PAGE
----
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Eliminate These Time-Wasting Activities and Make Your Routine Actually Work

‘Time’ has been long considered the single greatest resource at our disposal and every day, every single individual wakes up with exactly the same amount of this resource: 24 hours, 1,440 minutes or 86,400 seconds.

Despite this even start, there is a tremendous difference in what each of us accomplishes with our time. For some individuals it seems as though the sky is the limit. No matter how busy they are, they always appear in control and on the ball. In contrast, others seem to struggle to get anything done, always scrambling to keep up, saying over and over how they just “can’t find the time”.

What’s the difference between these two groups? Why do some individuals seem to be able to accomplish so much, while others accomplish so little? Often it’s simply a matter of streamlining one’s daily routine to eliminate time-wasting activities. Let’s take a look at a couple activities that may be holding you back from making the most of your time.


Psychologists have long suspected that multitasking harms productivity, rather than helping it. Studies have shown it actually does far worse than we initially thought.

A recent study by Standford University demonstrated that multitaskers underperformed in every aspect of testing compared with individuals who focused on one thing at a time.

“We kept looking for what they’re better at, and we didn’t find it,” said Ophir, the study’s lead author and a researcher in Stanford’s Communication Between Humans and Interactive Media Lab.

Another study, by the University of London, showed that multitasking with electronic media can have a profoundly negative impact on a person’s IQ, causing a drop as large as 15 points.

To eliminate multitasking, retrain yourself to focus on a single task at a time. It goes without saying that this will require rethinking your existing workflows. Determine the most important task you need to accomplish and set aside a finite amount of time to accomplish it. During that time, don’t answer your phone, don’t check your email and don’t allow yourself to switch tasks. At the end of the allotted time, give yourself a short break and move on to the next task. If the task isn’t finished, set aside another finite amount of time to finish it and repeat the process.


Procrastination may be caused by a number of factors: fear of failure, lack of clear goals or even being overwhelmed by the tasks at hand.

While procrastination has its apologists (even sometimes, advocates) studies have shown that procrastination does far more harm than good. The results from one such study conducted by APS Fellow Dianne Tice and APS William James Fellow Roy Baumeister, was even published in Psychological Science.

“Thus, despite its apologists and its short-term benefits, procrastination cannot be regarded as either adaptive or innocuous,” concluded Tice and Baumeister (now both at Florida State University). “Procrastinators end up suffering more and performing worse than other people.”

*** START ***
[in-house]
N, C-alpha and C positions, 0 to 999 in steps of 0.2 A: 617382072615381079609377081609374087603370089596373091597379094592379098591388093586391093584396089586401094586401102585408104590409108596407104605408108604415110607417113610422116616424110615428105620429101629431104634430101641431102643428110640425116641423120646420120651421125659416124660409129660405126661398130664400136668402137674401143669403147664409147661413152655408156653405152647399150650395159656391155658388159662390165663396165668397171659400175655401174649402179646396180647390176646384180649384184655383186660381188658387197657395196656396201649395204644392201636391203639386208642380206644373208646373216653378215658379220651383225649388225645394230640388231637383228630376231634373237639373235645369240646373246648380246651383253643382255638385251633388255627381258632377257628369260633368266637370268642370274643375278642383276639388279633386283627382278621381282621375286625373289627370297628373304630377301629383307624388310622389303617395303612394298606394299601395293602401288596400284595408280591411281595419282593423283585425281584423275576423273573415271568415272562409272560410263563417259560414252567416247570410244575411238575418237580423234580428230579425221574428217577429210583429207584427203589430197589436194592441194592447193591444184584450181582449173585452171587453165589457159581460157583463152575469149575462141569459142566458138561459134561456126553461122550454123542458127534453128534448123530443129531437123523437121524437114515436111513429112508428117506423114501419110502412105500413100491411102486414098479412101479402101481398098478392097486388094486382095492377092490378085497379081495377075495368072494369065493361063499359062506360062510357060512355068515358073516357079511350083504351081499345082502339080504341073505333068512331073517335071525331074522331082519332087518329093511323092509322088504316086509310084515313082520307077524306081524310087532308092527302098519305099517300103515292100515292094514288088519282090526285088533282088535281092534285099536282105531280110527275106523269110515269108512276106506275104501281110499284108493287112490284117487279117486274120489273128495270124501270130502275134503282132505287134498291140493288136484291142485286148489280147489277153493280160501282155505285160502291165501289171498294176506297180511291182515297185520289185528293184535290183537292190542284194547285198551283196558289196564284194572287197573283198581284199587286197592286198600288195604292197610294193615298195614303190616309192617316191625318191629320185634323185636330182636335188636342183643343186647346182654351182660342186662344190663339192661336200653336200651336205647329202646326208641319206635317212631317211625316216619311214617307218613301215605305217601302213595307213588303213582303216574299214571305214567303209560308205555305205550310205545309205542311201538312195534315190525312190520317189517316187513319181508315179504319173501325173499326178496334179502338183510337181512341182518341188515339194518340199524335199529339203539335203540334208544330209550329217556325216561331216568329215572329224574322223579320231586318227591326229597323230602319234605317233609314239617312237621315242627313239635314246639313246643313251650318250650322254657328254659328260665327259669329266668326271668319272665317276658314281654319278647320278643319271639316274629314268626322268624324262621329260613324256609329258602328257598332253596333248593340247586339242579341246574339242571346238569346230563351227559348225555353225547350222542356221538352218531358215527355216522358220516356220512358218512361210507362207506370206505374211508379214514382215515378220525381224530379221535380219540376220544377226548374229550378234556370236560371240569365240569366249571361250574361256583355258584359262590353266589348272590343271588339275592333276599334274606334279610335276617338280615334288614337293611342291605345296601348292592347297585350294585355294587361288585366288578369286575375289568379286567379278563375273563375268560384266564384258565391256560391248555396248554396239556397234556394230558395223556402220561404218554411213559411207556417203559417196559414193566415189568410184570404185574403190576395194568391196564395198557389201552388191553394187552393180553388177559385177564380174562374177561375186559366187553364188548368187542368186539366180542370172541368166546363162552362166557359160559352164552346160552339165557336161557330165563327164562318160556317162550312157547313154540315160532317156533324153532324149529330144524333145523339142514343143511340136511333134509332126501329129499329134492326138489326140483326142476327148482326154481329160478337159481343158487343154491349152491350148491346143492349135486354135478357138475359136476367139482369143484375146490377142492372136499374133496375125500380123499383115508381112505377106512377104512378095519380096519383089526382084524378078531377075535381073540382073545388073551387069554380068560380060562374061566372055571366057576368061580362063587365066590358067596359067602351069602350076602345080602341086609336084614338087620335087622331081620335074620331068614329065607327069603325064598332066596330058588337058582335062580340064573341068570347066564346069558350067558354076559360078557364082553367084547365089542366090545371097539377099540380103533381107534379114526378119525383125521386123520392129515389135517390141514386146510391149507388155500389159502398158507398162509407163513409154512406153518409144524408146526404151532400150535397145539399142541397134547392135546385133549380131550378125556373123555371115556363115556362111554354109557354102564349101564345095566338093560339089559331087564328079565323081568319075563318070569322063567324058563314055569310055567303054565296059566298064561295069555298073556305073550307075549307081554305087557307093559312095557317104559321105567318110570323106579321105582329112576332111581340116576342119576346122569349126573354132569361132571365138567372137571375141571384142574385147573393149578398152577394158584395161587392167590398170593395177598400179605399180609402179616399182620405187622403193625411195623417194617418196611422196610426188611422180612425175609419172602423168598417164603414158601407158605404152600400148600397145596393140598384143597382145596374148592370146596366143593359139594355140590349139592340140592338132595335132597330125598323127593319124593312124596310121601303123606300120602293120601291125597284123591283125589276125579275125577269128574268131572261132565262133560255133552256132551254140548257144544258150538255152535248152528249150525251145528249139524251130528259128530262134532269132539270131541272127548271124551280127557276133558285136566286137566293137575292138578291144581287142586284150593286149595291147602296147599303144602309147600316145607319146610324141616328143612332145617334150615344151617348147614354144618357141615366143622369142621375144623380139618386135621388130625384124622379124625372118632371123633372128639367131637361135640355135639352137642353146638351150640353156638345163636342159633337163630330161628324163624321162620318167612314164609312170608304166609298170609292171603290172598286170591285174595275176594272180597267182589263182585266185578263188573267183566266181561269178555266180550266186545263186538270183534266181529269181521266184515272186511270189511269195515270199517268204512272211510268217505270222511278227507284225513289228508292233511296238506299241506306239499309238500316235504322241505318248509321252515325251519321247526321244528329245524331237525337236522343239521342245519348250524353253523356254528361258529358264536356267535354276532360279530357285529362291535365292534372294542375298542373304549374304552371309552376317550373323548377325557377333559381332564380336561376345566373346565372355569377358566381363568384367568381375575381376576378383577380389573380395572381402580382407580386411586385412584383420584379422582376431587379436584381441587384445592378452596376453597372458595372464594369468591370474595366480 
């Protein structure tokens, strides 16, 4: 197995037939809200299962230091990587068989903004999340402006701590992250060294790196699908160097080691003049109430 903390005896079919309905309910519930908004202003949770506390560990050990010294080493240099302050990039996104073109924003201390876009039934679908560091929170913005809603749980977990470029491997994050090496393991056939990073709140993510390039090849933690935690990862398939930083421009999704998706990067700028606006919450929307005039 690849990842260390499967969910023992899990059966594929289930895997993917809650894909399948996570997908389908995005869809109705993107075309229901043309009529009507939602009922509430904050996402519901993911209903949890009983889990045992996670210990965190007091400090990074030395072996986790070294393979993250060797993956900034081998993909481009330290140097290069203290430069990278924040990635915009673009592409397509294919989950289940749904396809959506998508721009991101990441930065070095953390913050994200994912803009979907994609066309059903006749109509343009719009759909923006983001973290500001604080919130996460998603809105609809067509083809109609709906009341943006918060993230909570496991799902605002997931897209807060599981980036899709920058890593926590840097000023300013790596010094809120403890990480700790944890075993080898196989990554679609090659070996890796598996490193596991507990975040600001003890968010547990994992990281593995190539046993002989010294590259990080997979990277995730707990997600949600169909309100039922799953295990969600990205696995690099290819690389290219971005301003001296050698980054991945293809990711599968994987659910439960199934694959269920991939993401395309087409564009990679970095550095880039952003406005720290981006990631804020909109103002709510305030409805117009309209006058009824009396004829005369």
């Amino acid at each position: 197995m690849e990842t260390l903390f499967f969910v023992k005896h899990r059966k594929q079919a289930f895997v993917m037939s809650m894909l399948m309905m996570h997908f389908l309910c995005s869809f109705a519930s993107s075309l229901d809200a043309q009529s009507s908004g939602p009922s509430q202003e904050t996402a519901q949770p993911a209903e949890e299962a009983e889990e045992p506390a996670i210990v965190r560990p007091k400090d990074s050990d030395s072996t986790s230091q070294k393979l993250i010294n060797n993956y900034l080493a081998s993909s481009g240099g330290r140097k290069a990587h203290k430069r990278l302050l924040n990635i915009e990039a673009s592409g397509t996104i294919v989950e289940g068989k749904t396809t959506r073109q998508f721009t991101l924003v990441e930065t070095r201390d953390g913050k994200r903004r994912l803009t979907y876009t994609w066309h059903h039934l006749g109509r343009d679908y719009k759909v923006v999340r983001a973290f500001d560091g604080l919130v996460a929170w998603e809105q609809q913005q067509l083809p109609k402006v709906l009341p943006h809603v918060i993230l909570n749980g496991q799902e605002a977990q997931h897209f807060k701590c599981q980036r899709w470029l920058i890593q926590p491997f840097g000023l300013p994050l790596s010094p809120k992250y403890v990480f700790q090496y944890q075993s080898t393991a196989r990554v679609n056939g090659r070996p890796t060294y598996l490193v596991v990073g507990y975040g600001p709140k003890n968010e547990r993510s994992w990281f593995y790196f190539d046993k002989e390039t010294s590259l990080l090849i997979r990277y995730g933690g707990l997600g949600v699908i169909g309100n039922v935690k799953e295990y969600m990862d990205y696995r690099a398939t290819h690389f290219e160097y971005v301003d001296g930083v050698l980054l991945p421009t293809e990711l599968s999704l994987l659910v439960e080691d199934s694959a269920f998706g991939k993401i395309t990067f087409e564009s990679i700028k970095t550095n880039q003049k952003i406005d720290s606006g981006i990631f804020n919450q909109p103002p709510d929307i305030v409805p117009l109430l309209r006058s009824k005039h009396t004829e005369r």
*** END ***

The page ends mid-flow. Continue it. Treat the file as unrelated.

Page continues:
How do you overcome procrastination? It largely depends on the cause:

  • Overwhelmed: one of the most common causes of procrastination–feeling overwhelmed by the number of tasks–can be combated by taking a hard look at what you actually have to accomplish. How many of your tasks are vital? How many of them can be eliminated? How many can be delegated to someone else. Pairing down the number of things that require your attention can go a long way.
  • Fear of failure: fear of failure is another common cause. In this scenario an individual is afraid, perhaps even convinced, they will fail. The result is a reluctance to do anything. How do you overcome it? By choosing small, realistic tasks to focus on, preferably tasks that contribute toward an even larger goal. With each success, the fear of failure will likely subside.
  • Lack of clear goals: a similar problem to being overwhelmed, lack of clear goals can be a debilitating cause of procrastination. Without clear goals, an individual may struggle to know where to begin, what step to take next or how to prioritize what needs to be done. The solution is likewise similar to being overwhelmed. Sit down and take an honest look at what you’re trying to accomplish. What tasks will help you achieve that goal? What tasks will get in the way, or distract you from it? What intermediate steps can be taken to start moving in the right direction? Clearly outlining exactly what needs to be done and ruthlessly eliminating any tasks that don’t help you accomplish your overarching goal is the key to overcoming this problem.

When dealing with any sort of procrastination, even while you’re at the office, it’s important to take a step back and examine why it’s happening. Only by knowing your enemy, can you truly combat it.

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About Curt Finch

Curt Finch is the CEO of Journyx. Journyx is not your average software company. We strive to be relentlessly creative and to build tools that help you spend your time on things that matter. After all, time is all we have. Founded in 1996, Journyx offers customers two solutions to reach the highest levels of…